Over the past eleven years, we’ve been very lucky with Pumplette’s health. Aside from the usual colds of childhood & an extraordinarily mild dose of chicken pox, she has enjoyed what one can only call robust health, always recovering quickly from any bout of infection. Which is why, way back in the Easter holidays, I had been fairly relaxed when she started to complain about lower back pain. Putting it down to an overly ambitious manoeuvre on the trampoline, I deployed my first “go to” treatment that I do for all my girls. Namely a generous helping of cold shoulder & get on with it!
In true Pumplette fashion, she did. I was poorly myself at the time & I’m pretty sure this also clouded my judgement on the correct course of action to take, because by the Sunday morning, as I started to emerge froms my sick fog, I could see Pumplette was really struggling. Immediately I made an appointment to see the out of hours GP (earliest appointment was for late afternoon). This is only the second time in my life I’ve called the out of hours service. The first time was when Pumplette was diagnosed. My spidey sense was on high alert.
When we saw the GP, she asked for a urine sample & took Pumplette’s temperature. I’m ashamed to say we didn’t posses a thermometer in the house before this trip so I had failed to clock the 40.7 fever she’d been running….(I had noted the hot & cold shivers, hence my call for medical diagnosis!) & neither had I ever thought to keep any multistix in the house in case of urine or kidney infection. Her temperature coupled with the presence of leukocytes & nitrites & lots of other things ending in ites, prompted the GP to make a request that Pumplette be admitted to hospital for IV antibiotics. Queue a very wobbly bottom lip from my extraordinarily stoic 11yo.
After a flurry of phone calls it became apparent that the GP was unable to remotely admit Pumplette to the hospital of our choice, so we dosed her up with paracetamol & headed off to A&E to be assessed.
To cut a long story short, we emerged from the hospital at 2330hrs with some oral antibiotics & a distinct feeling that I’d been a neurotic nuisance for having presented at A&E with a poorly child.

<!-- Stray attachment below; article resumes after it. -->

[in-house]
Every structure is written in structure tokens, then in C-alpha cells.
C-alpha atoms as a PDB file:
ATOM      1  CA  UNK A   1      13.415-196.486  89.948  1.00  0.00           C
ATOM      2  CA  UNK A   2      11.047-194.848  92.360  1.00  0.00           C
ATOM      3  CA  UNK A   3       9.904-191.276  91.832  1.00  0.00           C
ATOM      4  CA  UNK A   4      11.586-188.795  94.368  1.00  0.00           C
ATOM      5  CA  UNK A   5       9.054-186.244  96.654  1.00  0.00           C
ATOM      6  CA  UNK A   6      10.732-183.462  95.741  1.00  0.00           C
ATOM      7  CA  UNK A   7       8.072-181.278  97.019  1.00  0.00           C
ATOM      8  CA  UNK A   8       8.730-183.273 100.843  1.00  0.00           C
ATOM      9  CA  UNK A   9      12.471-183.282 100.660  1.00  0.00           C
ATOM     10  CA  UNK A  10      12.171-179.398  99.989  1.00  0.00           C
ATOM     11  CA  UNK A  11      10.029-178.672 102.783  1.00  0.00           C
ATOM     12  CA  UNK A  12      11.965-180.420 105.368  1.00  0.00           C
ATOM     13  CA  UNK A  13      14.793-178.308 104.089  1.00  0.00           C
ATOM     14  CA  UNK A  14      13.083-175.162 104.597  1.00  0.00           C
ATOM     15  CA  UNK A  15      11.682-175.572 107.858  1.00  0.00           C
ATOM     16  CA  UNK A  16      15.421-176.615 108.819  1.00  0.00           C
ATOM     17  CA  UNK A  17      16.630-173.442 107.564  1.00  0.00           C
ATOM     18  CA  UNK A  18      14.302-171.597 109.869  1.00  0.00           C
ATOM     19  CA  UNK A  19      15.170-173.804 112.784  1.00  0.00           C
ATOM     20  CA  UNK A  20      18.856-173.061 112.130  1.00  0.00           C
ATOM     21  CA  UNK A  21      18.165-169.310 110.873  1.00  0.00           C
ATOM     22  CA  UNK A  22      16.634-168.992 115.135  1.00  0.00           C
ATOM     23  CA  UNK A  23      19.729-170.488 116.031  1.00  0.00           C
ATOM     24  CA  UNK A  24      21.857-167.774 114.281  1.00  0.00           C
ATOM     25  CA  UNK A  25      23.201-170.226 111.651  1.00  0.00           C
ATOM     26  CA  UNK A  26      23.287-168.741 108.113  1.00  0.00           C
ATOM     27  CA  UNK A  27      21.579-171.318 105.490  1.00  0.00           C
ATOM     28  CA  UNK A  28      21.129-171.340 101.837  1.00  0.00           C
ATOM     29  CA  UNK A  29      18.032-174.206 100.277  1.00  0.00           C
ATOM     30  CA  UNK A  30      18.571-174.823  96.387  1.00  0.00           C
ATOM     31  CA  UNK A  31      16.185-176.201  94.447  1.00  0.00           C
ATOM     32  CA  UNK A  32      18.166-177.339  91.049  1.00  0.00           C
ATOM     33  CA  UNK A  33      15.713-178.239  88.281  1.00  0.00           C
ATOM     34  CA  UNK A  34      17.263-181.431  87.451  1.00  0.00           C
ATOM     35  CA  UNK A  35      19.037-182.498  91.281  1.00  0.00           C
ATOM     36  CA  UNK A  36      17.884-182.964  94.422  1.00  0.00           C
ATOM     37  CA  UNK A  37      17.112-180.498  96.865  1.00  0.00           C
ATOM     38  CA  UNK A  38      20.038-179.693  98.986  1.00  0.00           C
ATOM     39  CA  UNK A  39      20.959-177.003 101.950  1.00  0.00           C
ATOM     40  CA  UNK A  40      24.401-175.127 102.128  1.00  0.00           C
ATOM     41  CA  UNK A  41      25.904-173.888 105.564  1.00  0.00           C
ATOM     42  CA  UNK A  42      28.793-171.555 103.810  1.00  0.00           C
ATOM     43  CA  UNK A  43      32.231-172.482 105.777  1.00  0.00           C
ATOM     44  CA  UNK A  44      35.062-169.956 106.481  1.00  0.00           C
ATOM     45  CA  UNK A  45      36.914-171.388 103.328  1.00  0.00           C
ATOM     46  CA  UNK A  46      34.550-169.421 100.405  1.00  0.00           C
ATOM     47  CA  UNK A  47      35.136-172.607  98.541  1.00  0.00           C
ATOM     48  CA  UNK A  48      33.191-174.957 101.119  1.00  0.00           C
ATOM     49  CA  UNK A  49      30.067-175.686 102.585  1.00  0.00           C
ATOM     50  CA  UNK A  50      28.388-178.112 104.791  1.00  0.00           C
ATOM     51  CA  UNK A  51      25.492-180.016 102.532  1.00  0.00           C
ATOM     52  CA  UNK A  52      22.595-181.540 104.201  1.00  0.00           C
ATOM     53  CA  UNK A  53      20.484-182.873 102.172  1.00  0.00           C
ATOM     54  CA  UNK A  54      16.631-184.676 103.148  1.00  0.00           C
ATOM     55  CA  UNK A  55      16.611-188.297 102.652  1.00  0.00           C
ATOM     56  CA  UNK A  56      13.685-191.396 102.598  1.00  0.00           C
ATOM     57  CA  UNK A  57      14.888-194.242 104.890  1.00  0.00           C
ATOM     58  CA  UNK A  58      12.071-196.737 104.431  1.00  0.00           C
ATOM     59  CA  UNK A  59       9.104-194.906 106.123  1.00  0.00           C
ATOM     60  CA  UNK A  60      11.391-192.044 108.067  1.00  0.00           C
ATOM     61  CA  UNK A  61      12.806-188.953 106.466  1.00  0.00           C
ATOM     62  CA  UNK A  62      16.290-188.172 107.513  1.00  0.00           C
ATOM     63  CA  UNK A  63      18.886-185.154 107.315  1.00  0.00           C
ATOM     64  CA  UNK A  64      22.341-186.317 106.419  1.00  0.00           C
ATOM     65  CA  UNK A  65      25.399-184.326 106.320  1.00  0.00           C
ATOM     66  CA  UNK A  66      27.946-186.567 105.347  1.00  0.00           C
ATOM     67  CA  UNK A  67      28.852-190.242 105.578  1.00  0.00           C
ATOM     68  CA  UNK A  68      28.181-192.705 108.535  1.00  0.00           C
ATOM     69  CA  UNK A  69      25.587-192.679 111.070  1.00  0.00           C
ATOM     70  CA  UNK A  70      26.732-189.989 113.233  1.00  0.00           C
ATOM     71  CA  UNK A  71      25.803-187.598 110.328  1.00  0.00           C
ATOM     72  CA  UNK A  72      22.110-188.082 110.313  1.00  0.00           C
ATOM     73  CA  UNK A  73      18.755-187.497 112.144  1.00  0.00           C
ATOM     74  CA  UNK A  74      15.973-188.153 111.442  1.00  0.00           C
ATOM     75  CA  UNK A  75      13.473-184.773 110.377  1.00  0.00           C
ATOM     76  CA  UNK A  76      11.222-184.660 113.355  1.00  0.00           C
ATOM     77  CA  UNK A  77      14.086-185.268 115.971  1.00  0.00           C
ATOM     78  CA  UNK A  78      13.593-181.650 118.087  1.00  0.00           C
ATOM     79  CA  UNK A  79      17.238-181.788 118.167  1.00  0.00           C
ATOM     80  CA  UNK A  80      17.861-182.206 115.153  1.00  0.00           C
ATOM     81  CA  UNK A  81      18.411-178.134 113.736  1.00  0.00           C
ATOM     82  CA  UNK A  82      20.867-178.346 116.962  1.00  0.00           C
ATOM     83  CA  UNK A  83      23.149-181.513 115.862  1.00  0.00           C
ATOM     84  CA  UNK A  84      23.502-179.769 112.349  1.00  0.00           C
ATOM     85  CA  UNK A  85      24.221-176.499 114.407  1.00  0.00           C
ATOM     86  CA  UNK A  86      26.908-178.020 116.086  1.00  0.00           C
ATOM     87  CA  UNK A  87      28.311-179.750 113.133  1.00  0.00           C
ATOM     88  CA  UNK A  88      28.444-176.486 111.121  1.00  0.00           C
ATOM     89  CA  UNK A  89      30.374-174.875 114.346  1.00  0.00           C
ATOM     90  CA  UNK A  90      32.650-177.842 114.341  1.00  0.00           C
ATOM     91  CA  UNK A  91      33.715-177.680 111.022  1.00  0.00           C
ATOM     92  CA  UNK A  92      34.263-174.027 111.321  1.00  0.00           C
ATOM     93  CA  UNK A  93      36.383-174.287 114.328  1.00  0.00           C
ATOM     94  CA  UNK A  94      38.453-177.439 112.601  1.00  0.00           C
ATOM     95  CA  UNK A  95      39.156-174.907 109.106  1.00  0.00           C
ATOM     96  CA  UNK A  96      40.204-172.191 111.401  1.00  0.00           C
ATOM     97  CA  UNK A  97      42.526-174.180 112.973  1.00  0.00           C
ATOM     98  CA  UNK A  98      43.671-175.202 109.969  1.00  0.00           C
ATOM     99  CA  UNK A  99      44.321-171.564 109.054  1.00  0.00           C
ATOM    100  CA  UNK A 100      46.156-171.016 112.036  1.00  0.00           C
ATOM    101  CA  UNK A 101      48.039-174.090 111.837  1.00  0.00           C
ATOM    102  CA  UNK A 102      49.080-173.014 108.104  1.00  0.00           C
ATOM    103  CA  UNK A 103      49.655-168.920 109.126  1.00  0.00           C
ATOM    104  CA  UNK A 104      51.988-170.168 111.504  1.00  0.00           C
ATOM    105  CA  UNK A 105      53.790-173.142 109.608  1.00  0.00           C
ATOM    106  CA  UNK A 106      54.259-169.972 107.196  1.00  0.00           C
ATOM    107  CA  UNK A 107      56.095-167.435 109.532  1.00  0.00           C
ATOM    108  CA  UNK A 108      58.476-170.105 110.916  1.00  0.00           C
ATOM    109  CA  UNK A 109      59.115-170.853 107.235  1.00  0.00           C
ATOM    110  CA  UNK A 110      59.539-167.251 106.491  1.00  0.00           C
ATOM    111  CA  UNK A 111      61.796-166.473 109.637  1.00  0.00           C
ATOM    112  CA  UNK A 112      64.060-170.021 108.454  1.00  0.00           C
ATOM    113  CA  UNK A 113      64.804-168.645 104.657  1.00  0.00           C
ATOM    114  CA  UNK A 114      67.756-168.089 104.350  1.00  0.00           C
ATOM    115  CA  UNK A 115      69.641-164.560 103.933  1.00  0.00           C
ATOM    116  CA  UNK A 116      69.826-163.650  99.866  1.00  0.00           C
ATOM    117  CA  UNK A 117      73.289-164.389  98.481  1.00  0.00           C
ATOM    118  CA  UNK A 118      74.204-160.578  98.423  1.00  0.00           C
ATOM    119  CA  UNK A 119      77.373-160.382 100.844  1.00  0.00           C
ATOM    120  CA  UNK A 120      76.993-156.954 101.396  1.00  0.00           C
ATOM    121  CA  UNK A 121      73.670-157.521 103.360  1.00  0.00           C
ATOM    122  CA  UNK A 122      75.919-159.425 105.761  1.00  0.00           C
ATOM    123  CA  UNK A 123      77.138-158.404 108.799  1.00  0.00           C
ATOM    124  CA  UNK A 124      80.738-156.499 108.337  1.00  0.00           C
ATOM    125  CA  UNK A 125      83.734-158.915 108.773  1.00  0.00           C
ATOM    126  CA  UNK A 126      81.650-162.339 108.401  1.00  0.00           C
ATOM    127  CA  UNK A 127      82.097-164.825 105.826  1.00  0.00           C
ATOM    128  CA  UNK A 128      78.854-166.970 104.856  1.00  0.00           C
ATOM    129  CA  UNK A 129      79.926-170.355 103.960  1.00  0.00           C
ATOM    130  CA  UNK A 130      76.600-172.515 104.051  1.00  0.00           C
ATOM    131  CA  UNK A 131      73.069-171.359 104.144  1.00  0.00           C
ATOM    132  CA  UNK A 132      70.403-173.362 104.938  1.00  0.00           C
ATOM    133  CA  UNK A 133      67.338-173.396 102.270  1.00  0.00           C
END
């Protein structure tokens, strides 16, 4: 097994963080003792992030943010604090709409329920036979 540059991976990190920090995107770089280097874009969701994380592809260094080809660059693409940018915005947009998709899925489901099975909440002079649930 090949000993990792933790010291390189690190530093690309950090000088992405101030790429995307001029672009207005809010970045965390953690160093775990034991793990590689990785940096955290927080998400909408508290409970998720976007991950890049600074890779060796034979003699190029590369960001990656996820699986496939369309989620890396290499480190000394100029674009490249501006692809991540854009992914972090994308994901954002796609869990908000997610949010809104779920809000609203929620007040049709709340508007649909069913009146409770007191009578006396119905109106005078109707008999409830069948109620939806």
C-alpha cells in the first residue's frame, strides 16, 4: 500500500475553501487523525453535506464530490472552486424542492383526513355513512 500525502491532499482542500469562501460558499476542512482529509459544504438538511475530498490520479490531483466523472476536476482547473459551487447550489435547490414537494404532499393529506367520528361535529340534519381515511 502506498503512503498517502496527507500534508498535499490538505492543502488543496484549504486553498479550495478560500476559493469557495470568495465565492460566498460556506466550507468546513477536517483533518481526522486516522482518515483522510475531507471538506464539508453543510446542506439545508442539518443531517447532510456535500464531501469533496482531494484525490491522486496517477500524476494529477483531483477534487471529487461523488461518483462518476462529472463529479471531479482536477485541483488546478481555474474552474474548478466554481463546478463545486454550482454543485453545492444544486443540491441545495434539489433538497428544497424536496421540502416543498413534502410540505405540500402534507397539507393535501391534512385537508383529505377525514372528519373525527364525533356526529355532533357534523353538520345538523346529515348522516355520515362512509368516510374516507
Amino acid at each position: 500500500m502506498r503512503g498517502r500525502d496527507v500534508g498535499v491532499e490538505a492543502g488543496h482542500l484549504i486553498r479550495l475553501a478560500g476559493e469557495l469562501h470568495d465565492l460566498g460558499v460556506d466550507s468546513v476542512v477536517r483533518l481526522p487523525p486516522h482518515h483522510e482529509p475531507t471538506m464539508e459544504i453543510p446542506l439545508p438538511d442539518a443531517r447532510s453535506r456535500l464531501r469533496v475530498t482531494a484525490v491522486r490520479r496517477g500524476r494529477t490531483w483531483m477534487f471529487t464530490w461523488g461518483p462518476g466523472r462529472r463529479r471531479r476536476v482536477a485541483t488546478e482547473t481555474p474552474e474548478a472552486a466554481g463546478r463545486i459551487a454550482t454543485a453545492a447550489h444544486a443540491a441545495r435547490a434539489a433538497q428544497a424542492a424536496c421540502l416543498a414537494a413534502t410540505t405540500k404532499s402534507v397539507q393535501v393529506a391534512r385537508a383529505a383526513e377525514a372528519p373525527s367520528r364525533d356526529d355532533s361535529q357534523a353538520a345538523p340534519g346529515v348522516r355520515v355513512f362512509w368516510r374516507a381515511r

Two weeks later, Pumplette had completed her 10 day course of antibiotics but was still very poorly. A repeat visit to GP heralded a repeat course, for 14 days this time, of the same antibiotic. 72hrs later & she was going backwards, not forwards, and we were chasing lab results to see whether there was a chance these antibiotics were doing diddly squat. Finally on the Friday, 5 days after the second GP visit, we were called with results. And Pumplette was prescribed a different set of antibiotics. It took more than two weeks after that for Pumplette to be able to make it through a morning without being in considerable pain.
Because of the length of time it’s taken for Pumplette to recover from this kidney infection, I requested she have some follow up investigations at hospital. Her kidneys are too precious to play fast & loose with. I must say that all the hospital staff we’ve encountered in the scheduled appointments since she’s been referred have been amazing. Not once have I been made to feel like I was in A&E. My concerns & Pumplette’s have been respected and, crucially, acted upon. I am not a parent who leans heavily on the support team we have at hospital, but when I ask, they have been there for us both in spades.
For now, this episode has rocked my confidence in my ability to access the things my daughter needs for her health in a timely manner. I can’t help but wonder whether I should have been more forceful that night in A&E & insisted upon the IV antibiotics the GP was adamant she required. I’m not normally a person who succumbs to white coat syndrome, especially where my daughters’ health is concerned, but I wonder whether my general empathy for A&E staff who were visibly stretched beyond their capacity, a very abrupt Dr who wanted us off his charge sheet & my trying to protect my daughter from further distress all contributed to my attack of white coat syndrome that night.
Who knows? The lesson I have learnt from all of this, however, is to always be tenacious. I knew my lass was poorly. I could see she wasn’t improving. I just need to remember to let the English reserve go & be more insistent.
Eight weeks after initial diagnosis she is still experiencing some pain, although the medics & I are all of the opinion now that this is just post infection pain & it is improving. Just slowly. Very, very slowly.
So I am looking forward to summer & a happy, healthy brood once more. For we are all excited about the adventures some sunny days will herald.